Even before the COVID-19 pandemic began at the tail end of 2019, the US healthcare system was already facing a serious problem—a critical shortage of nursing staff. Initially, the shortage was driven by two factors: more Americans were reaching retirement an age where they demanded more healthcare services, and at the same time, more nurses were reaching retirement age as well.
Exacerbating the current nursing shortage is an additional shortage—that of nurse educators. "This aspect of the nursing shortage is often overlooked," says Brian Stephens, CEO of Door County Medical Center. "But it seems obvious," he continues, "that in order to train more bedside nurses—to address the overall shortage of nurses—you need more nurse educators in general." Indeed, a recent study by the American Association of Colleges of Nursing found that in the 2020/2021 academic year, despite a surge in applications, "U.S. nursing schools turned away 80,521 qualified applications from baccalaureate and graduate nursing programs," due, in part, to an insufficient number of faculty.
SPARC—Start the Path to a Rewarding Career
Statistics and studies from academic institutions can make issues like the nationwide nursing shortage seem far away—as if these shortages are only really affecting major cities, or university hospitals. However, the fact remains that the nursing shortage is truly nationwide, and affecting the community right here in Door County. "Even here at Door County Medical Center," remarks Stephens, "we have a shortage of nurses at nearly every level."
In order to tackle this issue and eliminate barriers head on, Door County Medical Center (DCMC) has created SPARC—or, Start the Path to a Rewarding Career—an on-the-job healthcare training program designed to assist future Certfied Nursing Assistants (CNAs), Certified Medical Assistants (CMAs), Licensed Practical Nurses (LPNs) and Registered Nurses (RNs) receive the education they need by providing both the financial support and on-the-job hours needed to complete licensure and certification.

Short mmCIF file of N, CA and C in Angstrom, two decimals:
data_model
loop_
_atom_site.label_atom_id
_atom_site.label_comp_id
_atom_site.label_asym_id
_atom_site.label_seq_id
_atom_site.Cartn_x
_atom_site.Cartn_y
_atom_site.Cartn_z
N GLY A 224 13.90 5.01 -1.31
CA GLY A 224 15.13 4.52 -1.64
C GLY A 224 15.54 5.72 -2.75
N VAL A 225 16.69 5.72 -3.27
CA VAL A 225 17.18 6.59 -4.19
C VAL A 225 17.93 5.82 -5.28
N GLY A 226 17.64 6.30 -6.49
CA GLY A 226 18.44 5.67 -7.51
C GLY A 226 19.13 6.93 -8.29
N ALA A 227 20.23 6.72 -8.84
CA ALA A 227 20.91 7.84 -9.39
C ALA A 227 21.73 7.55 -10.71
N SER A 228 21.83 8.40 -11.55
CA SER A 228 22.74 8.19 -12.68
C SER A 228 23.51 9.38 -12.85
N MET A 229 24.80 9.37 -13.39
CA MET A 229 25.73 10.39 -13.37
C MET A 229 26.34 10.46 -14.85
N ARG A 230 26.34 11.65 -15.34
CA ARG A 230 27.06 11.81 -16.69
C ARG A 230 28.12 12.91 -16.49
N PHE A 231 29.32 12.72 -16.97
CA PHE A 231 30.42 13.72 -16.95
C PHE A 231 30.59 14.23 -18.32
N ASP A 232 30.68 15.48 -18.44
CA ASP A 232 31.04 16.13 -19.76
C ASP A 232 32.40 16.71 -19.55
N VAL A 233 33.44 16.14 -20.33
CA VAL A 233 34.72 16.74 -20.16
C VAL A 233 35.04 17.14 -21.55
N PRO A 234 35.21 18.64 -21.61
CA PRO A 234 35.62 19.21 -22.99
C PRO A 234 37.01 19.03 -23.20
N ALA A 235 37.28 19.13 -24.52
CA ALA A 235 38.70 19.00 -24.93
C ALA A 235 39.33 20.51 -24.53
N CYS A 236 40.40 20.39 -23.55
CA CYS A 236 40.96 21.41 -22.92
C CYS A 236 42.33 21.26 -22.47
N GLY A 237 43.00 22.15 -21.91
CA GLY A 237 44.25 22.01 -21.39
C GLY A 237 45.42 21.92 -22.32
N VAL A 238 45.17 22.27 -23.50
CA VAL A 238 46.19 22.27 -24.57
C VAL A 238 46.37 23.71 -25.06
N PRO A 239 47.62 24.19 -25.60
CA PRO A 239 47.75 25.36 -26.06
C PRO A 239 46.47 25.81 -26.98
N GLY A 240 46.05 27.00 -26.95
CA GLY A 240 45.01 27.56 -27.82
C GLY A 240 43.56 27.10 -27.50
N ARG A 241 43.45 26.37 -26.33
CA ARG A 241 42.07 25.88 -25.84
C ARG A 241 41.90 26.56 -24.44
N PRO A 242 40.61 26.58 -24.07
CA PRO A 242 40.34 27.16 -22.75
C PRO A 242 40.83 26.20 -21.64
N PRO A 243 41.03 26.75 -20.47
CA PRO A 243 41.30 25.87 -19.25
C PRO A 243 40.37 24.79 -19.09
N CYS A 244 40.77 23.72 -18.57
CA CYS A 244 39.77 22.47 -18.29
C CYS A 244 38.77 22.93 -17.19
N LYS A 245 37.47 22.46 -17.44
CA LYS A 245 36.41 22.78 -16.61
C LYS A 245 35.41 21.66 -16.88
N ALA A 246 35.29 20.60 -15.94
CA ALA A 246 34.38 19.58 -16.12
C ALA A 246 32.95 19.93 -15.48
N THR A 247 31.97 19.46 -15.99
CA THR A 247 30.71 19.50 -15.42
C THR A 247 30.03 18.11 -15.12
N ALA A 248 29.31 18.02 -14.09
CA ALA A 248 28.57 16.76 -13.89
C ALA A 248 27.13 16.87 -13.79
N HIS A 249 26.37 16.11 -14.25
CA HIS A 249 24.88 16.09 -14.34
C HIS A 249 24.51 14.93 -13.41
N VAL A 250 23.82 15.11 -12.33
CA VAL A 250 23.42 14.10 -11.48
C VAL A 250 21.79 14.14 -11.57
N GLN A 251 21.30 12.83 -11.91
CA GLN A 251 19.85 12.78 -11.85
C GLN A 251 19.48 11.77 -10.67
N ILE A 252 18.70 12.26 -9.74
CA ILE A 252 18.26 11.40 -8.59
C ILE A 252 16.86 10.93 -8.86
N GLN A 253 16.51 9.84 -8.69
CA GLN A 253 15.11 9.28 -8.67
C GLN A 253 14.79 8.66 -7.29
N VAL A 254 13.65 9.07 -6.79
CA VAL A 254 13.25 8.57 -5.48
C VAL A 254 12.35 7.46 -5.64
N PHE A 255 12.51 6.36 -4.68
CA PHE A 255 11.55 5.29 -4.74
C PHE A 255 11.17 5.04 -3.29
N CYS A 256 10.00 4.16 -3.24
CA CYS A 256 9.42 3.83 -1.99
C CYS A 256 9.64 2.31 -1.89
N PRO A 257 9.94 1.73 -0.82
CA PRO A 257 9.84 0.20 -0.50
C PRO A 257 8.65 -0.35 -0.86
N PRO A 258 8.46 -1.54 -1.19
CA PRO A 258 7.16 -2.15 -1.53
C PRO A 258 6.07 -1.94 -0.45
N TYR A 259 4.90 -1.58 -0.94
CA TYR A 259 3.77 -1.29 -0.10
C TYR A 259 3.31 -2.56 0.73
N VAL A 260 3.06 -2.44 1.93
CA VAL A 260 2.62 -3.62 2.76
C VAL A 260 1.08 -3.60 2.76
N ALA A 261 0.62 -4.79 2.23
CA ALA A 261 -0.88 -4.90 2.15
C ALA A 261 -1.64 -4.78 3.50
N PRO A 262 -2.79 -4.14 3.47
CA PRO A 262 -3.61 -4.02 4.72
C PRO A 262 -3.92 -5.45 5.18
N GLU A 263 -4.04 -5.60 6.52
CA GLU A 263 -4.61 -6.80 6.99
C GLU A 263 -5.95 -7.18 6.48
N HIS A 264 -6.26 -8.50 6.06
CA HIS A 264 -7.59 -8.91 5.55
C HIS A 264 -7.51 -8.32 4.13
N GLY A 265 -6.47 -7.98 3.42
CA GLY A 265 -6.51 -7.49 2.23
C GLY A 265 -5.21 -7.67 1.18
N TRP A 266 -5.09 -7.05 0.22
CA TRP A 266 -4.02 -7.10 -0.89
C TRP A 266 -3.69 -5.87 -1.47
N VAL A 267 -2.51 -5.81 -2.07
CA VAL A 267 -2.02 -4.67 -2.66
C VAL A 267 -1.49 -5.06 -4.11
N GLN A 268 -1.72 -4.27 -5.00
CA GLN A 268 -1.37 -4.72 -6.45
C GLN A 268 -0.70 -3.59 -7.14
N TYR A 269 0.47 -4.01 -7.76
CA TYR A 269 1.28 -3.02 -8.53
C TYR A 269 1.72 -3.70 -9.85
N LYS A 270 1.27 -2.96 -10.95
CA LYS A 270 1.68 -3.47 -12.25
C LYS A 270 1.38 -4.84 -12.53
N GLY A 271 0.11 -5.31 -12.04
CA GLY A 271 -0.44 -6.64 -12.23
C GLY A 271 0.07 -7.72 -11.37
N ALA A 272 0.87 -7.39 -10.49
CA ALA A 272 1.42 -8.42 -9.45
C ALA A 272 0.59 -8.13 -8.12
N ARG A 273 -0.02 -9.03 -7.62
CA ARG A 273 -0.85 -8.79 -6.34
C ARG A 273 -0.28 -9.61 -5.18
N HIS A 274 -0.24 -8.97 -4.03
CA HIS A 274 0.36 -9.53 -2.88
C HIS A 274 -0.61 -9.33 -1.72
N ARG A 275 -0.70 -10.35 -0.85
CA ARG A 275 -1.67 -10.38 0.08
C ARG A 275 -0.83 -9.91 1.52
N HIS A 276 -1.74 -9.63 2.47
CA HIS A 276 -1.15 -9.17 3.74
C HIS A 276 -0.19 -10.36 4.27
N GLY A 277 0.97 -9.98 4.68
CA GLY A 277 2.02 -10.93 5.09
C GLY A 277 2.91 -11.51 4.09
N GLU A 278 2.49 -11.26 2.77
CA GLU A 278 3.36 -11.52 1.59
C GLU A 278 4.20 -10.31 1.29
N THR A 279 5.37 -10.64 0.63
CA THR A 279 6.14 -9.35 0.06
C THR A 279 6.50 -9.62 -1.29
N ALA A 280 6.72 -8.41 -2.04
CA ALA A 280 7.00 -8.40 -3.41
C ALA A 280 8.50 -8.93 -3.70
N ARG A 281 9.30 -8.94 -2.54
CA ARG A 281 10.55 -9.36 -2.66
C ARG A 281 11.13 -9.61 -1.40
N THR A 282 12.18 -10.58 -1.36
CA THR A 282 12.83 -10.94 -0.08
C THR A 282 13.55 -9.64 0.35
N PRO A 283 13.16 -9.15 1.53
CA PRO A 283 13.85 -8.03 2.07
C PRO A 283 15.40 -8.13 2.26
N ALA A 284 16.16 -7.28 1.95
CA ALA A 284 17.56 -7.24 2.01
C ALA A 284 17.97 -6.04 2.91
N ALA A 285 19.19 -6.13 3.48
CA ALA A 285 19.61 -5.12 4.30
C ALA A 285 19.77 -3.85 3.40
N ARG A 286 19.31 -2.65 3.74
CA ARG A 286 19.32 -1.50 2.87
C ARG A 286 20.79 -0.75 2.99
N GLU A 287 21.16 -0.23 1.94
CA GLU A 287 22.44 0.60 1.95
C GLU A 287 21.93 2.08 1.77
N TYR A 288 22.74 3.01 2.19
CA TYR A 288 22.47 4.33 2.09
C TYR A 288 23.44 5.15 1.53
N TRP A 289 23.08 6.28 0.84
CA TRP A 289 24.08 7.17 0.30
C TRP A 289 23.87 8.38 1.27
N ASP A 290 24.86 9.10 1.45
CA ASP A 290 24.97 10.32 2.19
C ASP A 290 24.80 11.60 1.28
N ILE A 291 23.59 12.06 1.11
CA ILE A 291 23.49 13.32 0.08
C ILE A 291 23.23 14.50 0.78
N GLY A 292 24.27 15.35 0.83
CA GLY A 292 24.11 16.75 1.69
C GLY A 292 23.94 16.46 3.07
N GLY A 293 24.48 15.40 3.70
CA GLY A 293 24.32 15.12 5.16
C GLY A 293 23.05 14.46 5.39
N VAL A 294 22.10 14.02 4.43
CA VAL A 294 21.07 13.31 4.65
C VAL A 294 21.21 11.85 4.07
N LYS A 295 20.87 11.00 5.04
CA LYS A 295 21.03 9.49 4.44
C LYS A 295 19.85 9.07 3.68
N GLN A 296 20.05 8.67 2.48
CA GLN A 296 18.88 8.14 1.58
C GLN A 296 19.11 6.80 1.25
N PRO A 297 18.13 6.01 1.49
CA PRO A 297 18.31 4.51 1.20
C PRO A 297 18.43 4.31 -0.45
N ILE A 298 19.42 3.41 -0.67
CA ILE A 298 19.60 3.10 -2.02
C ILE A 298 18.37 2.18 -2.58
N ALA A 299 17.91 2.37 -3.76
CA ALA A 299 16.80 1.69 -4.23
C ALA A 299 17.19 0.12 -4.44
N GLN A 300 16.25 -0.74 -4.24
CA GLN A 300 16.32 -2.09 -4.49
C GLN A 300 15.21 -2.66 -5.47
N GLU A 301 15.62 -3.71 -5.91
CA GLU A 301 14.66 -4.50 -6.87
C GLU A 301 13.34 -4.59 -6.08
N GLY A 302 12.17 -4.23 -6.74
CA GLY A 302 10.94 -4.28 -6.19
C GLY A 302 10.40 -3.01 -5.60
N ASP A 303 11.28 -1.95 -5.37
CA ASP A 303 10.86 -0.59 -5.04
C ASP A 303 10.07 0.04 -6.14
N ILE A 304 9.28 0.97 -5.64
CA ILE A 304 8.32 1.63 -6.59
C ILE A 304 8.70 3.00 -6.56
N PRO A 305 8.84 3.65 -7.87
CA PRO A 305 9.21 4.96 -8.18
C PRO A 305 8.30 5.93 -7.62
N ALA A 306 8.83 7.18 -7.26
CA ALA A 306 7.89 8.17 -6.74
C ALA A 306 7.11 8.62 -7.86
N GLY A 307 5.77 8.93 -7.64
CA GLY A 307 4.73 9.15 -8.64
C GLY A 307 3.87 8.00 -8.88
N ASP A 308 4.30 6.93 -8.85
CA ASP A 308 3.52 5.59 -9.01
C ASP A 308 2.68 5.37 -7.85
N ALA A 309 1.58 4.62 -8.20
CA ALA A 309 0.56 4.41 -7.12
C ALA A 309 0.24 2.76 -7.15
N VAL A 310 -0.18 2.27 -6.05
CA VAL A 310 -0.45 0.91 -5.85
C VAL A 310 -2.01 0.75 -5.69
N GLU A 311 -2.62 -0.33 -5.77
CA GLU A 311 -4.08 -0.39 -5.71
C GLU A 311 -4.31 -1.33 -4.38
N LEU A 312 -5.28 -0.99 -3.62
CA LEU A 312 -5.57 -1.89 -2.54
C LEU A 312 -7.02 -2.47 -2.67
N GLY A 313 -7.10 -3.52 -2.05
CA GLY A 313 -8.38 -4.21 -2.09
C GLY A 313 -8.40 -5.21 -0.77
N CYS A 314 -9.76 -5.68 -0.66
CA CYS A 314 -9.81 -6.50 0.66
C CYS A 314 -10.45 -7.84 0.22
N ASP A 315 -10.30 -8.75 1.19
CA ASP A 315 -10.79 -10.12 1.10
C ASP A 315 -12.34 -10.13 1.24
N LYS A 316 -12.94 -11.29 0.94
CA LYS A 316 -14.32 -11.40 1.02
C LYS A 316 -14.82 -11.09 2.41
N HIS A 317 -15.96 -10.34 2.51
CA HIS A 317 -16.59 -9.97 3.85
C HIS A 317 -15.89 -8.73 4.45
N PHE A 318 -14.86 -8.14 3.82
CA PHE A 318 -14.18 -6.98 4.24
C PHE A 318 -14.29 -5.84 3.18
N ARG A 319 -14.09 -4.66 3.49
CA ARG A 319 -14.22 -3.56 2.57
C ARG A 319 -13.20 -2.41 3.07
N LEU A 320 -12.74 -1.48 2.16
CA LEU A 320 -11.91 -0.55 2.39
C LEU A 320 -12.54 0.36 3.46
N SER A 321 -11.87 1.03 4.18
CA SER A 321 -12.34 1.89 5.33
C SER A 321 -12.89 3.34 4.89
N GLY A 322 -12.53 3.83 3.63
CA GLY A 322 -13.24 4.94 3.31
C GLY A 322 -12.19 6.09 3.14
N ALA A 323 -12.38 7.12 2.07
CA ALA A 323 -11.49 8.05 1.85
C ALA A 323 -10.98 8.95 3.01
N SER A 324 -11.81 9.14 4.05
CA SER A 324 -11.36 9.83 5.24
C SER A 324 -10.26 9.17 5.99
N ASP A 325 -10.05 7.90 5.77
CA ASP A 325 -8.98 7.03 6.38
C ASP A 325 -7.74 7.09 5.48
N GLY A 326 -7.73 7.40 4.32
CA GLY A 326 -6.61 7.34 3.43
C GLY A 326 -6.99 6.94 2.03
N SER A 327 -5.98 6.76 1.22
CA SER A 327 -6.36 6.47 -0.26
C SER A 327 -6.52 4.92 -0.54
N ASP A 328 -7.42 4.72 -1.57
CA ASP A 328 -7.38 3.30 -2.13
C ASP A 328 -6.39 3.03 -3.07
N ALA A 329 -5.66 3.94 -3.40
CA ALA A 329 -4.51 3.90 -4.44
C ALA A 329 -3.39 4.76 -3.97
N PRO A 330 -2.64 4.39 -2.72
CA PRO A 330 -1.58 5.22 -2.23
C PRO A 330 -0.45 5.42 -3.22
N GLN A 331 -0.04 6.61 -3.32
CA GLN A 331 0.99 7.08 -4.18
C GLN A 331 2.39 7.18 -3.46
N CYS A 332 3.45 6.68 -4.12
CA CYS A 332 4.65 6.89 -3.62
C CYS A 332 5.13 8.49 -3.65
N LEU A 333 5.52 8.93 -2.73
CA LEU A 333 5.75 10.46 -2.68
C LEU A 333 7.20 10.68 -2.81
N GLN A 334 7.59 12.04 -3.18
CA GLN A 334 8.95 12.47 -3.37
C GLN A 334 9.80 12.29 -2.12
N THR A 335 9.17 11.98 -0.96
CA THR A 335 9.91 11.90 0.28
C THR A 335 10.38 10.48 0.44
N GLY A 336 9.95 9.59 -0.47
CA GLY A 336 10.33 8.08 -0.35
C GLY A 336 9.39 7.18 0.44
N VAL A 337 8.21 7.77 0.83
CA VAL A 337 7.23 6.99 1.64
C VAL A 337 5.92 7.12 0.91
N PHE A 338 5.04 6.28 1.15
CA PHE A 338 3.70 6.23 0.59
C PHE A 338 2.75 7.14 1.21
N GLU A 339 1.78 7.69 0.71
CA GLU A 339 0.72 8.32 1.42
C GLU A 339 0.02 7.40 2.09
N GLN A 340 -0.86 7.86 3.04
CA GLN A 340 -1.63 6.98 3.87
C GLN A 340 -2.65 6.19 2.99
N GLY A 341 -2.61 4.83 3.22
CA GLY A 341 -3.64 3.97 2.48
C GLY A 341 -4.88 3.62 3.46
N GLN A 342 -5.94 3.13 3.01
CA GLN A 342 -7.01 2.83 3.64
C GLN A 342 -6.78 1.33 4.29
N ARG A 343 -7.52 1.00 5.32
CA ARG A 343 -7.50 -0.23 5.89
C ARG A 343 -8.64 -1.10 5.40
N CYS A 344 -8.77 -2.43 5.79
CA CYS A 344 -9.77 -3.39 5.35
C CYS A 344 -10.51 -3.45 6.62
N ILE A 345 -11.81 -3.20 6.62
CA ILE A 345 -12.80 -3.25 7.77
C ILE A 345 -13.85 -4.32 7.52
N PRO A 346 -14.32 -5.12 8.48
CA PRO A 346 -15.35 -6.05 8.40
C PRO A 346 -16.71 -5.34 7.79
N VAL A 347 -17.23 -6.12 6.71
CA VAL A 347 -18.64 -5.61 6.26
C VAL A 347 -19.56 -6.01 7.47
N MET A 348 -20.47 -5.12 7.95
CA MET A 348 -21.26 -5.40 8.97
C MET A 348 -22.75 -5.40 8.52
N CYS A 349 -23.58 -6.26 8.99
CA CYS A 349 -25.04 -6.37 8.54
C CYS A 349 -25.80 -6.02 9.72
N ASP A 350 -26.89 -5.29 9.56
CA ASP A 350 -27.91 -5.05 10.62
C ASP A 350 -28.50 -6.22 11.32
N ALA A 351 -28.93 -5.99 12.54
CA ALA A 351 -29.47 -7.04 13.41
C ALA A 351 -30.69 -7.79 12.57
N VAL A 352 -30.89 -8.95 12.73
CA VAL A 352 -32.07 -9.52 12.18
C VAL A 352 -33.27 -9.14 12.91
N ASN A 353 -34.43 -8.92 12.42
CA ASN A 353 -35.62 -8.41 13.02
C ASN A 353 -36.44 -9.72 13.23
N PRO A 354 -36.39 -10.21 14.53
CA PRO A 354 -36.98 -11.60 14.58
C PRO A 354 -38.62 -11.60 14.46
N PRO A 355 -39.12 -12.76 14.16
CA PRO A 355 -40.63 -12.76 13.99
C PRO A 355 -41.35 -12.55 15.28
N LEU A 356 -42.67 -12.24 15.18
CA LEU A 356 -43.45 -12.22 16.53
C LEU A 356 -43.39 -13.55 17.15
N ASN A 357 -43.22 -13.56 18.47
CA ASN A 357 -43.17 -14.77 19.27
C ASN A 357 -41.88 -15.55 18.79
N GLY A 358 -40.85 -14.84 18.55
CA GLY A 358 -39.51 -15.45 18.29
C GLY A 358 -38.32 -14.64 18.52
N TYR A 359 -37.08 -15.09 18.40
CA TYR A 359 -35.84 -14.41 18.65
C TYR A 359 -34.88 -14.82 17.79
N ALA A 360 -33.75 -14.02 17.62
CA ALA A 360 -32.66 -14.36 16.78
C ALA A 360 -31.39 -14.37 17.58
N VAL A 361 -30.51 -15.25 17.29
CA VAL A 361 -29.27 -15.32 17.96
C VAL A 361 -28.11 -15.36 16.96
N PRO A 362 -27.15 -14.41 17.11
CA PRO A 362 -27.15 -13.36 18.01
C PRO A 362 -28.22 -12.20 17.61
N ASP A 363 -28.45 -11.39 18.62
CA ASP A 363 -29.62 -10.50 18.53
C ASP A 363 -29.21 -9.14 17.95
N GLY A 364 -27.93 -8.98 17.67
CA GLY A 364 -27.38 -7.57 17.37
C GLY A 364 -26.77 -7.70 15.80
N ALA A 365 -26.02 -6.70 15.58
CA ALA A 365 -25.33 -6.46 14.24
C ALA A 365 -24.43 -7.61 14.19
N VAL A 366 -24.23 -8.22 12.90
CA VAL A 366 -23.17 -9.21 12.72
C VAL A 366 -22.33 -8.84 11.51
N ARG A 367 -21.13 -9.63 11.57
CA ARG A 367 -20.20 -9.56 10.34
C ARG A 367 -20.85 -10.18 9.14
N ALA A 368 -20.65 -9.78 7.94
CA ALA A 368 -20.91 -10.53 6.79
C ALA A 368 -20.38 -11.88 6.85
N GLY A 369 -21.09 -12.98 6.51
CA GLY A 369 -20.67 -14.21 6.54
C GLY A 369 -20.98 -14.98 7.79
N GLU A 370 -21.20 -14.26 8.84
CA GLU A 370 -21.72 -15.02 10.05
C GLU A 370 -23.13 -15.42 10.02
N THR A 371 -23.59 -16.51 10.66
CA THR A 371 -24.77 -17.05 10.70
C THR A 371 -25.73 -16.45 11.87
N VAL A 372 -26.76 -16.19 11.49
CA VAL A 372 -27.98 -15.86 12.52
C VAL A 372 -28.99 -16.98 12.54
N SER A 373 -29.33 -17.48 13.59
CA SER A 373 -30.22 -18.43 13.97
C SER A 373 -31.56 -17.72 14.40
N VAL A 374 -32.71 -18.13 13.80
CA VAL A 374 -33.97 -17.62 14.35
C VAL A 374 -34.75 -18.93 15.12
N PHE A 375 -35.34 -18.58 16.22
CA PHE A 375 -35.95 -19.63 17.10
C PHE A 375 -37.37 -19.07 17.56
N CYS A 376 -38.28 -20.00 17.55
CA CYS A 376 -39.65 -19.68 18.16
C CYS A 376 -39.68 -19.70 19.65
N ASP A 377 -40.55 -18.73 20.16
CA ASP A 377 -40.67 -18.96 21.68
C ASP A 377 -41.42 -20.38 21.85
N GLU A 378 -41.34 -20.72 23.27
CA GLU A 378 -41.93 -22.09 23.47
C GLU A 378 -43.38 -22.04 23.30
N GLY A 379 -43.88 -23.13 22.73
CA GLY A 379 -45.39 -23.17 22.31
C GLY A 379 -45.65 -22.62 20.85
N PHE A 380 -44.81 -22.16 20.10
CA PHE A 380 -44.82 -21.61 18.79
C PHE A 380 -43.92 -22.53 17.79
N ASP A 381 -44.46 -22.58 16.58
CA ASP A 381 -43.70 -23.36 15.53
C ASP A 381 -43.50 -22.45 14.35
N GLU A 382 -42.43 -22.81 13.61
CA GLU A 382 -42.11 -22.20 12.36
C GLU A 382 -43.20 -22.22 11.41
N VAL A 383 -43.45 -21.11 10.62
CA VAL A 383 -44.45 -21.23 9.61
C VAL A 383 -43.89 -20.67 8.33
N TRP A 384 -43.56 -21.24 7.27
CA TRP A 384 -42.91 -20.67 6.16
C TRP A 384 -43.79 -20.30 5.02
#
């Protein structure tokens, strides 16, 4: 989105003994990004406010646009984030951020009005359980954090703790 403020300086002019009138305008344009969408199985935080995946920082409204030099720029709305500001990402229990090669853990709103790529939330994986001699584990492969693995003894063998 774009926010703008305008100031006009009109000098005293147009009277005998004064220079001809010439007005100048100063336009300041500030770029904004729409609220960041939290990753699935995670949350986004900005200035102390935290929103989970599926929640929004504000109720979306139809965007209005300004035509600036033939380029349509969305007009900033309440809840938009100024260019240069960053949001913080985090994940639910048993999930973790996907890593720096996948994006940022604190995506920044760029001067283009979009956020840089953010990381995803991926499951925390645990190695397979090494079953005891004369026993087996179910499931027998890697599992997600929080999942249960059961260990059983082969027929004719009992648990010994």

How does SPARC work?
For the CMA, LPN and RN portions of the program, SPARC is a collaboration between DCMC and the Northeast Wisconsin Technical College (NWTC) and is composed of an academic portion and a clinical portion.
NWTC teaches the academic portion, and in order to make every student's education more attainable, DCMC fronts the cost of tuition. "DCMC and NWTC are currently working together on a plan that allows DCMC participants to complete the academic portion either online or virtually," says Renee Glesner, RN, MSN and Education Coordinator of the SPARC program. "Although," she adds, "there will be 2 to 3 classes that will need to be attended in person at the NWTC campus in Green Bay, as the Sturgeon Bay campus does not offer those classes."
DCMC is responsible for the clinical portion, providing each student with the clinical hours needed to complete certification or licensure for a career as a CNA, CMA, LPN or RN. "These clinical sessions are taught by DCMC nursing staff and completed on site, during paid working hours at the hospital," Glesner explains, "This means, not only is tuition covered, but program participants are paid during clinical hours, allowing them to support themselves financially as they progress through their course work."
As Education Coordinator, Glesner works directly with NWTC to ensure that the clinical and academic portions align so participants get exposure to several areas throughout the organization. When the SPARC participant's program is completed, they'll have the education, training and clinical hours needed to take their certification or licensure exam.